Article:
“He would be the ninth,” replied Sir Stephen. He hesitated a moment. “If–if he is really what he says he is, he is the ninth baronet! I–in that case–have no claim. You see–”

He hesitated again, obviously at a loss. But, no one making any observation or asking a question, he went on:

“You see, we don’t know whether he ever did succeed or not. I mean, I don’t know if he succeeded his father–”

“Your father?” interrupted Chaney.

“Exactly! Perhaps I had better explain? The whole thing is a bit muddling to anyone not conversant–”

“That would be excellent, Sir Stephen. If you can make things clear–”

“Well, it’s like this. My father, Sir William Maxtondale, the eighth holder of the title, had two sons, my elder brother, John, and myself, Stephen. When John was about twenty-five years of age, and I three years younger, he had a very serious quarrel with my father; so serious that he left home–”

“A moment, Sir Stephen,” interrupted Chaney. “I am making mental notes–so, too, is my partner, Mr. Camberwell. Let us have all the details clear. By home, you mean your place in Warwickshire–Heronswood Park? Very well–now, what was the cause of the difference between your father and your brother?”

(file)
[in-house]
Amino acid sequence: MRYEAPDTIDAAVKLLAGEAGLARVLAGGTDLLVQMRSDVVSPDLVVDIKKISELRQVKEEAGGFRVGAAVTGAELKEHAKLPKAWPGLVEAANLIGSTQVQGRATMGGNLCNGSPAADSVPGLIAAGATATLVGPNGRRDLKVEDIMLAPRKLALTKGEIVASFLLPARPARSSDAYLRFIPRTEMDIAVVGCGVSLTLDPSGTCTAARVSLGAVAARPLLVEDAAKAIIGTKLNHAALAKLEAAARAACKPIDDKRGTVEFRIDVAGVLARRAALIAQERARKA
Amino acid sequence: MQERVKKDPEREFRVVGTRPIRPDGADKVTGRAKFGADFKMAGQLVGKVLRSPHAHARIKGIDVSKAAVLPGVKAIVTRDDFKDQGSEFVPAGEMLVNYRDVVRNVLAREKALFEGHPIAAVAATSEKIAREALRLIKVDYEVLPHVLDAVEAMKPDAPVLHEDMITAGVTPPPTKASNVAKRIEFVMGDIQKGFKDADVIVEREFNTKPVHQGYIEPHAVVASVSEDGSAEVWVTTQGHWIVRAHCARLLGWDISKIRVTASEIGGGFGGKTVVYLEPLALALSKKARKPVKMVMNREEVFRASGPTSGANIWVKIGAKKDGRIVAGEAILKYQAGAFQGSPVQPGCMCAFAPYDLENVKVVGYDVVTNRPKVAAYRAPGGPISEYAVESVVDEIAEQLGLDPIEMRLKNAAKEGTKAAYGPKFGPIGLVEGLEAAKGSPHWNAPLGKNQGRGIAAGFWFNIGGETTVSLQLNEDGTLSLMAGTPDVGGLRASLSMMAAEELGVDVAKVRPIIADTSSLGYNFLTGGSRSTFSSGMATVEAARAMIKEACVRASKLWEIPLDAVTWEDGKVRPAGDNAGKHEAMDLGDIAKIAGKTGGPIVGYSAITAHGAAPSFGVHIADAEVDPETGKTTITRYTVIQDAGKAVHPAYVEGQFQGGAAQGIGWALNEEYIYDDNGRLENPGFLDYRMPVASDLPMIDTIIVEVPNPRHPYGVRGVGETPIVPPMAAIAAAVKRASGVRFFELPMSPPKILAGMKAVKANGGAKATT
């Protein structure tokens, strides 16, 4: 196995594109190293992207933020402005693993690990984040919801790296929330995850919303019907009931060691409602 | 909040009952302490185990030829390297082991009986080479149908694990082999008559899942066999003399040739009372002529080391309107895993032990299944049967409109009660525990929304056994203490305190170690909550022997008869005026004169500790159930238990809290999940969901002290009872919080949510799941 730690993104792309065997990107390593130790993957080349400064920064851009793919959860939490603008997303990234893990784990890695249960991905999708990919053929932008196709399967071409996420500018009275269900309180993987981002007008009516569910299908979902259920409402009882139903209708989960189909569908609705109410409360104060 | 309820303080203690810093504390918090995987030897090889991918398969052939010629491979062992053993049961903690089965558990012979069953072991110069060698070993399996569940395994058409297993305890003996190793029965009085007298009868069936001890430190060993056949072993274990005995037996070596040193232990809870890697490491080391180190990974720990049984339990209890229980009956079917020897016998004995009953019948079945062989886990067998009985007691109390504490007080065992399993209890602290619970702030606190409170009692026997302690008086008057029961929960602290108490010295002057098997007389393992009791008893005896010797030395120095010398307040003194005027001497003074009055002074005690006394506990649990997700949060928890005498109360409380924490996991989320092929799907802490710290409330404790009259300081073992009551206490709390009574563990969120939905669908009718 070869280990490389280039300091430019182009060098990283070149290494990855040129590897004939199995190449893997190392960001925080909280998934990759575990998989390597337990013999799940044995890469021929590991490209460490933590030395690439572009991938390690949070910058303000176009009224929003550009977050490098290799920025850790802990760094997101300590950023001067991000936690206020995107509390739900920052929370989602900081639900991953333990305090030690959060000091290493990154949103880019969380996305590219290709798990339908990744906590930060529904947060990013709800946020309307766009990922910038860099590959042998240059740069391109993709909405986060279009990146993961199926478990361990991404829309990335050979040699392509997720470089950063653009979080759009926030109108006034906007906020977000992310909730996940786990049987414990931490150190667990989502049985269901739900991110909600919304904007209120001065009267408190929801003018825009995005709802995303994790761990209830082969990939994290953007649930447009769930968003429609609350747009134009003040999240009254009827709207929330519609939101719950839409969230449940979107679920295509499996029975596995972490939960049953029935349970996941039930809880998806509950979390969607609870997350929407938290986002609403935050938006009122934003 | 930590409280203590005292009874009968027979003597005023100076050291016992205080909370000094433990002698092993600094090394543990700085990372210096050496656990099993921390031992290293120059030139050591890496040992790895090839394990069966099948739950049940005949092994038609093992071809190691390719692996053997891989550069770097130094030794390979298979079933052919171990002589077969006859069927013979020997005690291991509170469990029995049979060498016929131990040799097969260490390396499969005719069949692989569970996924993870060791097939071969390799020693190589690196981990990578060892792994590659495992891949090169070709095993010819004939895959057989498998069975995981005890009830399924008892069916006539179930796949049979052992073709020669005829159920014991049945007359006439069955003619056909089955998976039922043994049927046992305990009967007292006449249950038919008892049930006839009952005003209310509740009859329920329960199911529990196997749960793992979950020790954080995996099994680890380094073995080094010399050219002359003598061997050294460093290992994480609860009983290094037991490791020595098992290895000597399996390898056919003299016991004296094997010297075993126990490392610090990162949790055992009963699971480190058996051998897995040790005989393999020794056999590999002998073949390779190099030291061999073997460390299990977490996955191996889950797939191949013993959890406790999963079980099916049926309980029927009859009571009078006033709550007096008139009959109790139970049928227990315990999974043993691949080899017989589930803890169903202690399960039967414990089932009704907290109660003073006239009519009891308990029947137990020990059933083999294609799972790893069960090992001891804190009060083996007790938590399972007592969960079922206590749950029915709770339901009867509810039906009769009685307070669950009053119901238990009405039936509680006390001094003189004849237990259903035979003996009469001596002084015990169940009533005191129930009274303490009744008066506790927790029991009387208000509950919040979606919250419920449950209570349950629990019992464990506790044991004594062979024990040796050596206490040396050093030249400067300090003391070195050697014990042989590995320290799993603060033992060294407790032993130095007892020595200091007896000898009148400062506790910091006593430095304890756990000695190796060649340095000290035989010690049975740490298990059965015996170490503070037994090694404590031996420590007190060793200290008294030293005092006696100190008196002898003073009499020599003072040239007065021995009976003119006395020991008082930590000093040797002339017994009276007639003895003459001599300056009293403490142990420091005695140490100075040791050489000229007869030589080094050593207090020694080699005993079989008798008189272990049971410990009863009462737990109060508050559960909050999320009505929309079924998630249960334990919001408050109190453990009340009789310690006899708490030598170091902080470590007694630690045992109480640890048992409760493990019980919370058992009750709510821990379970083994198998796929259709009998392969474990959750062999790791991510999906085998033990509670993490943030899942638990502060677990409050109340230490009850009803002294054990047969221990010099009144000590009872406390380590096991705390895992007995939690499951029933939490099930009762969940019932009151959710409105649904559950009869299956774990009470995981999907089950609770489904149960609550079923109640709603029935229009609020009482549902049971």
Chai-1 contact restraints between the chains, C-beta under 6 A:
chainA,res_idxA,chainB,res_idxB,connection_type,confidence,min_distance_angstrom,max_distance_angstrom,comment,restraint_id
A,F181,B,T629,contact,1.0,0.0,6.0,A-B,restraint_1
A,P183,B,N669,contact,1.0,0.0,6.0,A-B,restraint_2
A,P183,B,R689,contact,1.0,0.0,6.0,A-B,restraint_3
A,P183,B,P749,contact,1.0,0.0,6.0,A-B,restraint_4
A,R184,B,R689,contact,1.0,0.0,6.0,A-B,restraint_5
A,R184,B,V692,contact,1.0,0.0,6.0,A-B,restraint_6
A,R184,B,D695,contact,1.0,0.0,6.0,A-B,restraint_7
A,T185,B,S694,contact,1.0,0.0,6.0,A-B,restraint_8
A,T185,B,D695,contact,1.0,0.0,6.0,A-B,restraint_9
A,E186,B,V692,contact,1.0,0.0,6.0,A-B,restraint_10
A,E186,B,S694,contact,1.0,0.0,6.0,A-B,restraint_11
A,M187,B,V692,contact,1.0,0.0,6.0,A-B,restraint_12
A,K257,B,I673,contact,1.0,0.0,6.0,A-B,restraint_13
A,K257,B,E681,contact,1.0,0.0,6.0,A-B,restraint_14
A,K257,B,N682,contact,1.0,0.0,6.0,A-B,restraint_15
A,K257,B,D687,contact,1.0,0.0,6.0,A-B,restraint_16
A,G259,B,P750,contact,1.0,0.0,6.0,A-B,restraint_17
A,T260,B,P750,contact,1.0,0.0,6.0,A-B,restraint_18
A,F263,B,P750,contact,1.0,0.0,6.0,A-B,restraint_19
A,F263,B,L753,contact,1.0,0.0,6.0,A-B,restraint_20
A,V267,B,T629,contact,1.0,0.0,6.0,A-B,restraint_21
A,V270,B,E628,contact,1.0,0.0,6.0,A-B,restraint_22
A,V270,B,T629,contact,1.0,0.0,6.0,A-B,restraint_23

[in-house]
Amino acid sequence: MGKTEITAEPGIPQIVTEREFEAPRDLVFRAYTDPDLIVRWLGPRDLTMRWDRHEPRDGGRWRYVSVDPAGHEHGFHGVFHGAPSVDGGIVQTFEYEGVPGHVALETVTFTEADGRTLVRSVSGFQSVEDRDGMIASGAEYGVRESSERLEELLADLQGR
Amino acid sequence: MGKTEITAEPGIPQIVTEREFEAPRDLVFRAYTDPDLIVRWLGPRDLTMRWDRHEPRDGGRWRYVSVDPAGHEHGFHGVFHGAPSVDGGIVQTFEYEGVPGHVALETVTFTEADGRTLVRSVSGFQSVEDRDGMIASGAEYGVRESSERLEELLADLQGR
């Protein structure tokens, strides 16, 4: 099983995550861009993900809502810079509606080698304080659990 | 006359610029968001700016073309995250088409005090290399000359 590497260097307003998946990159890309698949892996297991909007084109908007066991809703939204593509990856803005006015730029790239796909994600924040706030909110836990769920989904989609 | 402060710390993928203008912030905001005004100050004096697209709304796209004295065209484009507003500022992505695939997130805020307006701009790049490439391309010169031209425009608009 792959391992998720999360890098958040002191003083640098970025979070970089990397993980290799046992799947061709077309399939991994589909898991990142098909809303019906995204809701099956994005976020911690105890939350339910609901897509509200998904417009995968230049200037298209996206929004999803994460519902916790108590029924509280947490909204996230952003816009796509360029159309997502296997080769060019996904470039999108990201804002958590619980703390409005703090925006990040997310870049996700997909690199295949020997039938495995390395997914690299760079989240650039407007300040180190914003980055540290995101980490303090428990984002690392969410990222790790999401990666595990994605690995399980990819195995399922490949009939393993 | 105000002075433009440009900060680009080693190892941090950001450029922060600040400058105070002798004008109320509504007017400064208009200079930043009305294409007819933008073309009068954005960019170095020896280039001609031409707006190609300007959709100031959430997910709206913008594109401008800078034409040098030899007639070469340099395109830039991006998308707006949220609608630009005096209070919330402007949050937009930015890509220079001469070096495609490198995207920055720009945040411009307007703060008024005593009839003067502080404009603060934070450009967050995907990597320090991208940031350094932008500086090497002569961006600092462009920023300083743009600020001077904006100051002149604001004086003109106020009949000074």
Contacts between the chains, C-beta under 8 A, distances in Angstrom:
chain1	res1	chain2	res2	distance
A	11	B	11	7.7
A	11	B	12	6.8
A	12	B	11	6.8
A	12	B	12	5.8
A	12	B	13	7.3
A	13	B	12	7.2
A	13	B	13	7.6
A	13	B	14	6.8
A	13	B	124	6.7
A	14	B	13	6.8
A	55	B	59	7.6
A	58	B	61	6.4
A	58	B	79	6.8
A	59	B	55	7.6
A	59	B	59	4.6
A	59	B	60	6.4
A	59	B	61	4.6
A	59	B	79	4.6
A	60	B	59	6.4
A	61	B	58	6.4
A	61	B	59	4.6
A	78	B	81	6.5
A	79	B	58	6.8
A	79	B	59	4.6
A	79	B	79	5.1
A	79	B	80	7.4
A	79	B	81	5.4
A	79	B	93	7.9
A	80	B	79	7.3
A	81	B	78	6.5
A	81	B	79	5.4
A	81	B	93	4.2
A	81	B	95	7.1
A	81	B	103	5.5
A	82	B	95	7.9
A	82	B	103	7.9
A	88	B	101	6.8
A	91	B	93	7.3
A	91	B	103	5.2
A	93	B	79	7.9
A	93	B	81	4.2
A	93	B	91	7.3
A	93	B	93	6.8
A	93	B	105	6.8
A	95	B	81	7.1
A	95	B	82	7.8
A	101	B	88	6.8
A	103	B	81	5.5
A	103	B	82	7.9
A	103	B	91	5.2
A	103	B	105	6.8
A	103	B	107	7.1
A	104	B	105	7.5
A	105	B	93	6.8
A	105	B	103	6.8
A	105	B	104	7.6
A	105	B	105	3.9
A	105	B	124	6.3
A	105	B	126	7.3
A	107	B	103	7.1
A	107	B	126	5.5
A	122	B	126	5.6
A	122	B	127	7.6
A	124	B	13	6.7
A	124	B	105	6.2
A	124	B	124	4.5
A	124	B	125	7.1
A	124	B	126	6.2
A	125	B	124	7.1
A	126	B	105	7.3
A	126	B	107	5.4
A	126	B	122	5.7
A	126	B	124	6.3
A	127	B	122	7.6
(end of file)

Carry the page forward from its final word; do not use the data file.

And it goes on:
“This!” continued Sir Stephen. “John had fallen in love with, and wanted to marry, the daughter of one of our tenant farmers. My father positively forbade this match and no doubt threatened my brother with all sorts of dire consequences if he persisted in his intentions. So–”

“Again a moment. The estates–were they entailed?”

“No! They were absolutely at my father’s disposal.”

“Then he could have penalized your brother pretty heavily?”

“Yes, but since his coming of age John had been quite independent of my father. Our maternal grandfather had left him a lot of money, and in addition to that he had inherited my mother’s private fortune. He was well off.”

“Could–from a monetary point of view–do as he liked, eh?”

“Exactly. And–he did! As I say, he left home–for good. Disappeared!–without a word to anyone.”

“And the girl?”